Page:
“Murder” weapons or “manslaughter” weapons: does it make a difference?
David Swindle objects to my uncompromising description of abortion as murder on the grounds that the term “murder” presupposes the mother’s intent to be causing the death of something she knows to be a person. At most, he says, “manslaughter” is a more appropriate description, because by pro-lifers’ (myself included) own admission, many women seeking abortions may not know that science unambiguously proves that human life begins with fertilization, making zygotes, embryos, and fetuses every cell as much a “human being” as David and me.
For the record, my position isn’t that abortion-seekers are purely innocent dupes. I have no doubt that, thanks to the lies spread with impunity by the champions of “choice” and their foot soldiers, many are sincere in their ignorance of embryology. But I’m also aware that many either know what they’re destroying, or are callously indifferent. Whether or not the former group constitutes a majority of abortion-seekers, I don’t know; the only claim I make is that the number is substantial. And I admit that ignorance of the facts doesn’t fully exempt someone from moral responsibility for their actions (I thought the house was empty when I set it on fire, honest!).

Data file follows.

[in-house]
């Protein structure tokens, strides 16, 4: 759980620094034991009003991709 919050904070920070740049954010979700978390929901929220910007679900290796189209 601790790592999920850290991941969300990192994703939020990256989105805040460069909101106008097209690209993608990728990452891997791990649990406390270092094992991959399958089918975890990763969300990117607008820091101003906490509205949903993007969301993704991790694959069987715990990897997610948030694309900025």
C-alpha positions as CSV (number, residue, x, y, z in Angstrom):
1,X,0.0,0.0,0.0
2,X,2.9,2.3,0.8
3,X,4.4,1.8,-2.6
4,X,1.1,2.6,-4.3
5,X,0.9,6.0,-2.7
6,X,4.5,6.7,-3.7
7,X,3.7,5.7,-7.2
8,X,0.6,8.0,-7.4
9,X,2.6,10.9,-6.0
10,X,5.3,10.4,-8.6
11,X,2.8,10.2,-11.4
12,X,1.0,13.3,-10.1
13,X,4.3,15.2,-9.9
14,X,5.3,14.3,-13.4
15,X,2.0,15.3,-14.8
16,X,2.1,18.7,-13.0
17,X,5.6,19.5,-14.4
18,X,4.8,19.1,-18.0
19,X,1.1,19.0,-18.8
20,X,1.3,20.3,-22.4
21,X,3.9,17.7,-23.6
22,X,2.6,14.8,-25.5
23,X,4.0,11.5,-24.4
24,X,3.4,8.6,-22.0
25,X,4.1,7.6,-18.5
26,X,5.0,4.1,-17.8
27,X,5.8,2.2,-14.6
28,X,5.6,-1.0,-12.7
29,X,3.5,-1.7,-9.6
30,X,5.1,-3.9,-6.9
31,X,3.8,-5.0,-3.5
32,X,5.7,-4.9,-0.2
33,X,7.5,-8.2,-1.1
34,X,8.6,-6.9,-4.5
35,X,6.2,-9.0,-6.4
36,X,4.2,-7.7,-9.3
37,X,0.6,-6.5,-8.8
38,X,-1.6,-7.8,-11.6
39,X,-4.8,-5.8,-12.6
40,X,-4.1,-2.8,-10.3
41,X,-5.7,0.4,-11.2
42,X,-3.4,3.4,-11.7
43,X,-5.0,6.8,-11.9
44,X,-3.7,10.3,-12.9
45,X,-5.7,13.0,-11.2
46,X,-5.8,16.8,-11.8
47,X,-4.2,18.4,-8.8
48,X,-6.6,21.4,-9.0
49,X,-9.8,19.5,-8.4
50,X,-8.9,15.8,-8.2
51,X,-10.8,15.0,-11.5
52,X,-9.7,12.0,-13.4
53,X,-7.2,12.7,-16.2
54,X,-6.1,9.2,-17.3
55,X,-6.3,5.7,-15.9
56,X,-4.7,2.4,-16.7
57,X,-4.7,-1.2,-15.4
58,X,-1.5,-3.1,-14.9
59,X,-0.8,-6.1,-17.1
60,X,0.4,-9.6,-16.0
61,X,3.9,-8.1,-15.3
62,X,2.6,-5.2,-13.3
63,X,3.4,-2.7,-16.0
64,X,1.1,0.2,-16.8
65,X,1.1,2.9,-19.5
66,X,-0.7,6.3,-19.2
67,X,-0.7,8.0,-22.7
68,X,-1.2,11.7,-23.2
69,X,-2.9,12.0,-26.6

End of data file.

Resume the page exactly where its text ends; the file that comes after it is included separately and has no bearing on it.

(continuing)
That said, I’ll grant David’s point that, if we’re accounting for intent, abortion may sometimes be “manslaughter” and not “murder.” But does that change anything? Not really.
For one thing, the current controversy over abortion is not how to punish it, but whether or not it should be protected as a right or prohibited as a violation of rights. Because both terms denote homicide, downgrading abortion to manslaughter doesn’t magically make abortion either ethically sound or legally tolerable.
I employ the “powerful rhetorical weapons” that I do to convey the severity of abortion. The state-sanctioned and culturally-celebrated destruction of innocent, defenseless humans does not belong on the same moral plane as any number of things we might describe as “unfortunate,” “onerous,” “distasteful,” or “stupid,” like far-reaching smoking bans, wrongheaded federal spending, or misguided attempts to provide healthcare via government.
No, abortion is an atrocity, something a civilized, post-Enlightenment world should look upon with shock and revulsion. And regardless of motive, “murder” is as good a term as any to describe it—I think most people will recognize “murder” as distinguishing between just and unjust killing, without inferring too much about the offender’s intent.
Just as the arson we alluded to earlier is no more tolerable when practiced by some punk who likes fire than by a true sadist, neither do the motives or knowledge of a woman seeking abortion lessen the horror of the act itself as an affront to civilization, or the urgency of ending the slaughter.